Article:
Fluticasone uptake across Calu-3 cells is mediated by salmeterol when deposited as a combination powder inhaler


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Abstract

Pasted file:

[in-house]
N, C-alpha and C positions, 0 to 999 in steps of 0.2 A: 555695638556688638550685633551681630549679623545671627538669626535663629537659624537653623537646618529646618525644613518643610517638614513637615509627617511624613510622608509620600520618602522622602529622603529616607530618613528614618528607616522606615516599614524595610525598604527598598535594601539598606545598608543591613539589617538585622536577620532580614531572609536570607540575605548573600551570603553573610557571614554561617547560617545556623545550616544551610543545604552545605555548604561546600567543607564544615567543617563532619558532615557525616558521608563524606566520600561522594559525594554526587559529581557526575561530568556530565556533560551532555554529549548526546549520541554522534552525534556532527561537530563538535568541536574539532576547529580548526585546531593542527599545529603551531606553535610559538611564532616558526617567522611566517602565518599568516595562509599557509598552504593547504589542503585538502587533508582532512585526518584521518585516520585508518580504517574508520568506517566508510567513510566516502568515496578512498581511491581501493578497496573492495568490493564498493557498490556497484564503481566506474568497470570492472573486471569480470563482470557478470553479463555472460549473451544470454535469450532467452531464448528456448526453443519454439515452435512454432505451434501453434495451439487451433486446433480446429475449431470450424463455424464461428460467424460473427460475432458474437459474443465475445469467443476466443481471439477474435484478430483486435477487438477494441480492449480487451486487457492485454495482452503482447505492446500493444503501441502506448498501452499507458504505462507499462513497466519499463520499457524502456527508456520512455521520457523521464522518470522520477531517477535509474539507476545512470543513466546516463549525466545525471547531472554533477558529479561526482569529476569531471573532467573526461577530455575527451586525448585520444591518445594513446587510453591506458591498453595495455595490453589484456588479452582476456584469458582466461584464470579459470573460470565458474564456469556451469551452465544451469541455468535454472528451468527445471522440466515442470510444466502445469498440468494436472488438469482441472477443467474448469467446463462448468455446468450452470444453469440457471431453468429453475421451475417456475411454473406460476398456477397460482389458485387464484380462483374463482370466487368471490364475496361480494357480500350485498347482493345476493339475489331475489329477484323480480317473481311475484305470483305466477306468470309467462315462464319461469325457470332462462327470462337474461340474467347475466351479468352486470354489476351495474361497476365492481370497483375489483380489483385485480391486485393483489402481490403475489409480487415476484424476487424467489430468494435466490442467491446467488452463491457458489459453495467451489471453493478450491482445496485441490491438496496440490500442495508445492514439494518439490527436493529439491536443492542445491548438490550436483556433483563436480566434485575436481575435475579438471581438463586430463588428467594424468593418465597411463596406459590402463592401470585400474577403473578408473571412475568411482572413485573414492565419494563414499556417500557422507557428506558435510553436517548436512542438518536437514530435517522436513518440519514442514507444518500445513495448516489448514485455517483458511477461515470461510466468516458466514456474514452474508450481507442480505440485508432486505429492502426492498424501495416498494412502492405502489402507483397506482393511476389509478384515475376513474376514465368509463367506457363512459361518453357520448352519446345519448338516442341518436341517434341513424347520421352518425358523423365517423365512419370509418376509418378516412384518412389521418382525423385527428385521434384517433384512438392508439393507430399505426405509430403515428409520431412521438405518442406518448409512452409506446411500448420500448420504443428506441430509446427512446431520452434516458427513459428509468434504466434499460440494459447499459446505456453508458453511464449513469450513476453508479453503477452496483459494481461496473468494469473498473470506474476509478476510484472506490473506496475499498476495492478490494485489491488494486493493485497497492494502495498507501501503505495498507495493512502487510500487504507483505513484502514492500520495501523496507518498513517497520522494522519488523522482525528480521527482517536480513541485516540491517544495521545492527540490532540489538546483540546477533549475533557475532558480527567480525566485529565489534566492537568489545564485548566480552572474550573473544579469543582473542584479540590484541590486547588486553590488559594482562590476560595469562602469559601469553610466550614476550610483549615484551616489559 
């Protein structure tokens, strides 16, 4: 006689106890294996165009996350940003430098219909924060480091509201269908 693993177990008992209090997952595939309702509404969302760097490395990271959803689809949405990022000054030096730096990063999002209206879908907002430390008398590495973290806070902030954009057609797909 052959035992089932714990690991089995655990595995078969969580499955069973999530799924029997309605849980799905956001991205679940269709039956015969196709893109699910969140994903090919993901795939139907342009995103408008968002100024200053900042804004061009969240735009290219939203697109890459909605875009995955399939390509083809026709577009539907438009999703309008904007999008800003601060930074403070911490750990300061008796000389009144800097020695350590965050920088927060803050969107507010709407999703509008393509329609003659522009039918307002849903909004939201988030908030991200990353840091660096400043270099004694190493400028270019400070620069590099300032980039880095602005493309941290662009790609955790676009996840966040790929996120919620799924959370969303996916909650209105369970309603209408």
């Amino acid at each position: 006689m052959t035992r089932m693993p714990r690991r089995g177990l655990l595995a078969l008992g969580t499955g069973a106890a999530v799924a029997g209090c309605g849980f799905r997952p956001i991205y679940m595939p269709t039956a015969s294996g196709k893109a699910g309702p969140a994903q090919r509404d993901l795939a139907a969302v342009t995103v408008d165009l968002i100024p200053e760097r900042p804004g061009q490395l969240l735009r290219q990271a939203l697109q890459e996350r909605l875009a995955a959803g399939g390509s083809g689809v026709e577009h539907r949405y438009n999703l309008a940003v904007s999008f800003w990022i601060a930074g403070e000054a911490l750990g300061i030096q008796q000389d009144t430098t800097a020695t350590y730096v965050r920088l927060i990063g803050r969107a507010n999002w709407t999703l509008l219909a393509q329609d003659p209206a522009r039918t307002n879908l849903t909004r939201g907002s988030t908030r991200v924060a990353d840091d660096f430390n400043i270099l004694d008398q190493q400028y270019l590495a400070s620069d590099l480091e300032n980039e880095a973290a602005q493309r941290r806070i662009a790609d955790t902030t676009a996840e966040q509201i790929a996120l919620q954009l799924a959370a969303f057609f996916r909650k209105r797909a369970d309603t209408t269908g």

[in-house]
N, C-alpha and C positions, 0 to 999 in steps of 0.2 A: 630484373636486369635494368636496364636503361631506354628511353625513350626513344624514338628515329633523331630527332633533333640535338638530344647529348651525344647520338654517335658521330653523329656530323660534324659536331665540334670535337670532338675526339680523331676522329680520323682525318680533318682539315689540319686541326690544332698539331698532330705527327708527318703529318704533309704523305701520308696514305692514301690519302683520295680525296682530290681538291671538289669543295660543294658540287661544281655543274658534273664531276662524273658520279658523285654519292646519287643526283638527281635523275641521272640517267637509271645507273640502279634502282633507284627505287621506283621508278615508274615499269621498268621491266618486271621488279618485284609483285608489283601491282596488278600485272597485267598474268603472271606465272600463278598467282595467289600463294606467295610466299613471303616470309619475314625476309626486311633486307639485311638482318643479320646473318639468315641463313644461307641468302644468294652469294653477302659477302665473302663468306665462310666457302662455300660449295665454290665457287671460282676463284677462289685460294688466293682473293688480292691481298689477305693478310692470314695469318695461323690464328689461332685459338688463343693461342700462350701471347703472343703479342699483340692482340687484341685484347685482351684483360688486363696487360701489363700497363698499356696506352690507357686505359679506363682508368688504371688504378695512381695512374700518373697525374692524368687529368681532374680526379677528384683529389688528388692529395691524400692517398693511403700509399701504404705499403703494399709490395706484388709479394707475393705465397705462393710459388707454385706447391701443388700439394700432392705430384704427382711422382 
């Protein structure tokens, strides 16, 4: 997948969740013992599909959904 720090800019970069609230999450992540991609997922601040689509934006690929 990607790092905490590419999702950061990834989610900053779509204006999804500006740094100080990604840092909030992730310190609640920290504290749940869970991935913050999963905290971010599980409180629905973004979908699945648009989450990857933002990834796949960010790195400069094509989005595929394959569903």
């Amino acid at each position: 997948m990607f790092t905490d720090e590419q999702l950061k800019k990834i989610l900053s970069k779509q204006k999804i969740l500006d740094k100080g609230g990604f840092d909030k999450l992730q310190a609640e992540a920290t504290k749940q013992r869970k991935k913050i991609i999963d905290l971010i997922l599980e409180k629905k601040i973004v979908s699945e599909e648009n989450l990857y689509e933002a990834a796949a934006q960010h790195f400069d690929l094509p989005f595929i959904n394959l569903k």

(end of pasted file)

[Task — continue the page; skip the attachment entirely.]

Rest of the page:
Background and objective:We assessed whether co-deposition of a long-acting β2-agonist and a corticosteroid affects their respective transport rates across epithelial cells.Methods:Drug particles were deposited on the air-interface culture of Calu-3 cells using a twin-stage impinger. We compared the transport rate of salmeterol and fluticasone across the epithelial cells using commercially available formulations (Serevent, Flixotide and Seretide). The transepithelial resistance of Calu-3 cells was measured before and after each deposition to monitor epithelial resistance.Results:The codeposition of salmeterol and fluticasone had no significant effect on transport of salmeterol through the cell layer. In contrast, the rate of fluticasone propionate transport in presence of salmeterol xinofoate was significantly lower (0.53 ± 0.20%) compared with the single fluticasone formulation (2.36 ± 0.97%). Furthermore, the resistance of the epithelial cells was significantly increased after salmeterol deposition from both single and combination products.Conclusions:Our data demonstrate that salmeterol may decrease the permeability of epithelial cells, resulting in slower fluticasone transport across Calu-3 epithelial monolayers. The subsequent increased residence time of fluticasone in the airways could prolong its anti-inflammatory effects.SUMMARY AT A GLANCEThis study shows for the first time that salmeterol prolongs the transport of fluticasone across the epithelial cell layer following codeposition of salmeterol and fluticasone particles on epithelial cell cultures. This may increase residence time of fluticasone in the airways and result in prolonged anti-inflammatory effects of this corticosteroid.See Editorial, page 1165

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